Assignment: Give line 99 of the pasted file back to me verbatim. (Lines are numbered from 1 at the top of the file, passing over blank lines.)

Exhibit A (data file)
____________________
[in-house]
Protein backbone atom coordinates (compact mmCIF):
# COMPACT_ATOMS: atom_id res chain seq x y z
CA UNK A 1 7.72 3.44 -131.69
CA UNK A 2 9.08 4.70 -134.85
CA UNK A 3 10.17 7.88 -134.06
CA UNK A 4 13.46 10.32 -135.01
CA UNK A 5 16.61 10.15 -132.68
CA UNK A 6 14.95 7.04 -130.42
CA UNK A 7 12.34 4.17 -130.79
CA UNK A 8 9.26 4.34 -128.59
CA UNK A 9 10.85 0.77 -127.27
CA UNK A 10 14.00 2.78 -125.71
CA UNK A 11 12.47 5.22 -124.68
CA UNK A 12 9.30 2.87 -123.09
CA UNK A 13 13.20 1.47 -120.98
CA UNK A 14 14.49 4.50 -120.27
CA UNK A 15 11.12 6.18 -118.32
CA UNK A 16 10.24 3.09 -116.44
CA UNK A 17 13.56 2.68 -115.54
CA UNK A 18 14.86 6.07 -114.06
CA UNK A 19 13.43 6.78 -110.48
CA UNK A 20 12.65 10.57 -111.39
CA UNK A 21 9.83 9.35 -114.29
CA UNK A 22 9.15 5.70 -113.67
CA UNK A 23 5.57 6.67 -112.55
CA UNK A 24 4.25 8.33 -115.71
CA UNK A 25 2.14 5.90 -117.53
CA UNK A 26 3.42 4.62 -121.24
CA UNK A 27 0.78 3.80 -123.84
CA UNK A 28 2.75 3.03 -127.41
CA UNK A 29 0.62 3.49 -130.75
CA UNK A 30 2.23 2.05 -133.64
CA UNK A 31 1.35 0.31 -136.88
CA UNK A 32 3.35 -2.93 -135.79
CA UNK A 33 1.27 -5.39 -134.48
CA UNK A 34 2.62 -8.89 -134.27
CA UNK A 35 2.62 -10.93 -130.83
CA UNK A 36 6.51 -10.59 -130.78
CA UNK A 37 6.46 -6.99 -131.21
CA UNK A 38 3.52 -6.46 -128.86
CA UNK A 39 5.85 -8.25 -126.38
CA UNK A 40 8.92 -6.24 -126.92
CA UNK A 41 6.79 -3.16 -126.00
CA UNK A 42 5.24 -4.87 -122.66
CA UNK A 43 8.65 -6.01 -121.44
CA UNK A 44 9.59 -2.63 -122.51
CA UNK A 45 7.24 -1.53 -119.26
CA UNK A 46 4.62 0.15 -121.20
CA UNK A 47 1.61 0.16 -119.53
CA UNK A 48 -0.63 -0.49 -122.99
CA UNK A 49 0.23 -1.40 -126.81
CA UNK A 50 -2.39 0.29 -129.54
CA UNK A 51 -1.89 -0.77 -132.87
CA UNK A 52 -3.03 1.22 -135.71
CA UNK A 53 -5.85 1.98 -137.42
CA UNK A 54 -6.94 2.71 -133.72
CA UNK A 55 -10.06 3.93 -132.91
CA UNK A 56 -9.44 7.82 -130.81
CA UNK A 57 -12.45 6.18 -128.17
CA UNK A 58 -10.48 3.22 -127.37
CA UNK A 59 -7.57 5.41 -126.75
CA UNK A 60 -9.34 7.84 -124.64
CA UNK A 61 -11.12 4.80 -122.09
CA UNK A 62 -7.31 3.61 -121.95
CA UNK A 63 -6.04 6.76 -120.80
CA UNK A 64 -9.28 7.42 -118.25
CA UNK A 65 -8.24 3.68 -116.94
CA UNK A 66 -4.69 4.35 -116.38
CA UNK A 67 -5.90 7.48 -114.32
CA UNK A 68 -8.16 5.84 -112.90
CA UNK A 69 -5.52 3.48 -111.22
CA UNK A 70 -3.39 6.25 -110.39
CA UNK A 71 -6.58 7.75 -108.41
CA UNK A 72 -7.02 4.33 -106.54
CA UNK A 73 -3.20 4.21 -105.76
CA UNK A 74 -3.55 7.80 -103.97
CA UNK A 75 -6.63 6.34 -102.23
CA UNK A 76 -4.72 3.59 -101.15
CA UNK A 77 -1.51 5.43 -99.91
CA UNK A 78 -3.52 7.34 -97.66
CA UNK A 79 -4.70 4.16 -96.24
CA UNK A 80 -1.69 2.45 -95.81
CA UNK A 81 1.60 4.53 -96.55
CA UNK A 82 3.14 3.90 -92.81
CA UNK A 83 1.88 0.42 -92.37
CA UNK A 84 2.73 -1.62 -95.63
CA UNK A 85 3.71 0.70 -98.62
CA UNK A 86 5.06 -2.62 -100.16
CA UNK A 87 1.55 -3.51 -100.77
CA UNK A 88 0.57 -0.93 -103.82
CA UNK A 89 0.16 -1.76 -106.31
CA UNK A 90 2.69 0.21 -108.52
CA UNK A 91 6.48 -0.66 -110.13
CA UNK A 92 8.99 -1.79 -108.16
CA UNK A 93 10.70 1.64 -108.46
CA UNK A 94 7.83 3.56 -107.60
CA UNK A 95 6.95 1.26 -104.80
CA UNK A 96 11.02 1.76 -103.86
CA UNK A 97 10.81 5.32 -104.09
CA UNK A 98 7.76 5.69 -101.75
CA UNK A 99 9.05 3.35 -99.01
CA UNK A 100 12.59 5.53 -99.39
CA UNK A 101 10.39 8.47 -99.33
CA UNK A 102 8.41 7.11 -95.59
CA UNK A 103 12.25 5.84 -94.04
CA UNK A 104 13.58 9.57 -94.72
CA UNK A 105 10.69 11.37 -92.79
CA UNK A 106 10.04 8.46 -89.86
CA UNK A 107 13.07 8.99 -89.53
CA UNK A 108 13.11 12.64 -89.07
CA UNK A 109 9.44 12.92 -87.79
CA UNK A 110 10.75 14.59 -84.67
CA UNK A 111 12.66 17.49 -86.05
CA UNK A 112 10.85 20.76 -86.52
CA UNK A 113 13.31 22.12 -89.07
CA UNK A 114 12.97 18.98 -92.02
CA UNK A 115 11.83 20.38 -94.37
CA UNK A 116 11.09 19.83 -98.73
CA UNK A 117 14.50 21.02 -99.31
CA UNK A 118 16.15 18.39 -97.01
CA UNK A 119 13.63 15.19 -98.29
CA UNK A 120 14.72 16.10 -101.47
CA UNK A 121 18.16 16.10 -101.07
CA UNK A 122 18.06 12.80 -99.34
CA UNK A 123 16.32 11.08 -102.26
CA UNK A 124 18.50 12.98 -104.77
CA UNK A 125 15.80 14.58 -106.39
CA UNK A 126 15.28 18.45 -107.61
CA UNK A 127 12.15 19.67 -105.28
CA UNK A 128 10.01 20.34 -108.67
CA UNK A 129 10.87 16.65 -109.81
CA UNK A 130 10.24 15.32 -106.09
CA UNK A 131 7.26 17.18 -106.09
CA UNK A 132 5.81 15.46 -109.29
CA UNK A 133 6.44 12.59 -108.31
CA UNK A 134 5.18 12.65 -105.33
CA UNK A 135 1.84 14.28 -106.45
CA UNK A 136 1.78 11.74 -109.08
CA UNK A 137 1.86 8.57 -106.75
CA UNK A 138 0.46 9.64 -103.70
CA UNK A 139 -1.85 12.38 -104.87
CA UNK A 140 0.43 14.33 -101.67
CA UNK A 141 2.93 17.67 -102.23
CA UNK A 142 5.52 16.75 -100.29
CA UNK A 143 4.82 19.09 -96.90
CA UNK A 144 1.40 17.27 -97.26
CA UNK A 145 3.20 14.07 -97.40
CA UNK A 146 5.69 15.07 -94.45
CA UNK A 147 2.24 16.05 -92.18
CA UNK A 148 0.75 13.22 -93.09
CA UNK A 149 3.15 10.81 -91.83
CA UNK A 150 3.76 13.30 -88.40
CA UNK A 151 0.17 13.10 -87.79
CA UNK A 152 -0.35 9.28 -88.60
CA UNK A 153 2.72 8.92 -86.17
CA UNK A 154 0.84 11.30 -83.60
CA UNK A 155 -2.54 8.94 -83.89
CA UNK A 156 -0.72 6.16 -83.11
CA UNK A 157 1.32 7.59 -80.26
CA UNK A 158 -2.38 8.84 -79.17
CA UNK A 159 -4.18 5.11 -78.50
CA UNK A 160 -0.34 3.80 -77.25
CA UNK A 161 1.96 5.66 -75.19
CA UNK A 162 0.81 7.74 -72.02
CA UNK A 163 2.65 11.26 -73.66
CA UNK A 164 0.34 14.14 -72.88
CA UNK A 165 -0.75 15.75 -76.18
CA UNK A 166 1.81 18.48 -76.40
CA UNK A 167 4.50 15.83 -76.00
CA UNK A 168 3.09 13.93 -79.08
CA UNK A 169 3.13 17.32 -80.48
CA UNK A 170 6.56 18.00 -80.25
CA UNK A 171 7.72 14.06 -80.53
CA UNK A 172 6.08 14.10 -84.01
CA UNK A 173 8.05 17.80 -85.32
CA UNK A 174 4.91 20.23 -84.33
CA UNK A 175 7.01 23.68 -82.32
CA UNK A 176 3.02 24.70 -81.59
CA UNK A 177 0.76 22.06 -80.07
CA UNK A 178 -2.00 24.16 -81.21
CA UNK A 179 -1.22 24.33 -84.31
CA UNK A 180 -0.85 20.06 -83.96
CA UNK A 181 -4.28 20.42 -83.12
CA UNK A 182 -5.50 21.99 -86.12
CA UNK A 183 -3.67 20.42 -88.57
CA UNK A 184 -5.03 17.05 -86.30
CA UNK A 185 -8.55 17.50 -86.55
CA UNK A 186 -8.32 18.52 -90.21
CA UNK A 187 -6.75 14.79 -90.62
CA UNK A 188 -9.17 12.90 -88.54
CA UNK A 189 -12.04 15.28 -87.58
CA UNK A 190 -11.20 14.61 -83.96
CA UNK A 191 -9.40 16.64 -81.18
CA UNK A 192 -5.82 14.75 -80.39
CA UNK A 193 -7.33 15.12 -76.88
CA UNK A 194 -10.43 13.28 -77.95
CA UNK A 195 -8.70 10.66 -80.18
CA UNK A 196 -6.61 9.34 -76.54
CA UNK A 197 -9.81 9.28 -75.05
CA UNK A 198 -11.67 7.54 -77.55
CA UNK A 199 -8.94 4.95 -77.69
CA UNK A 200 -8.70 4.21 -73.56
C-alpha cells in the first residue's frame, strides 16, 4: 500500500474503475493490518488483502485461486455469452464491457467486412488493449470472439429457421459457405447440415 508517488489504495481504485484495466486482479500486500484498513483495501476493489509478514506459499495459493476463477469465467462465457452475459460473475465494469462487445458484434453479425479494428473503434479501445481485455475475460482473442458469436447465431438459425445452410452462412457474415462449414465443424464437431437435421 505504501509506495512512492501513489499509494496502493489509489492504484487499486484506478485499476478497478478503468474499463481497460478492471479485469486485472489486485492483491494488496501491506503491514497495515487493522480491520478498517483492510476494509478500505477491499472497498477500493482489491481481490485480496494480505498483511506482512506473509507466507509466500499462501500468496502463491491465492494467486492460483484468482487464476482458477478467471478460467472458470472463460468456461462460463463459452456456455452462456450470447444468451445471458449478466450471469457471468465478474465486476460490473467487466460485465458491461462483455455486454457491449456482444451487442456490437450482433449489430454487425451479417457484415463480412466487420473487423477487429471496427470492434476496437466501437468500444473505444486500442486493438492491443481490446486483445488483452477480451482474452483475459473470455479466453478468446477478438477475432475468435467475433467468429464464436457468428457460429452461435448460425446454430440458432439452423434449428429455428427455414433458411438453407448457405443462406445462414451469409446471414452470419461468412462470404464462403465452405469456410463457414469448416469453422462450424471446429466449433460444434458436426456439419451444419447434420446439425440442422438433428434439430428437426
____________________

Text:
CA UNK A 96 11.02 1.76 -103.86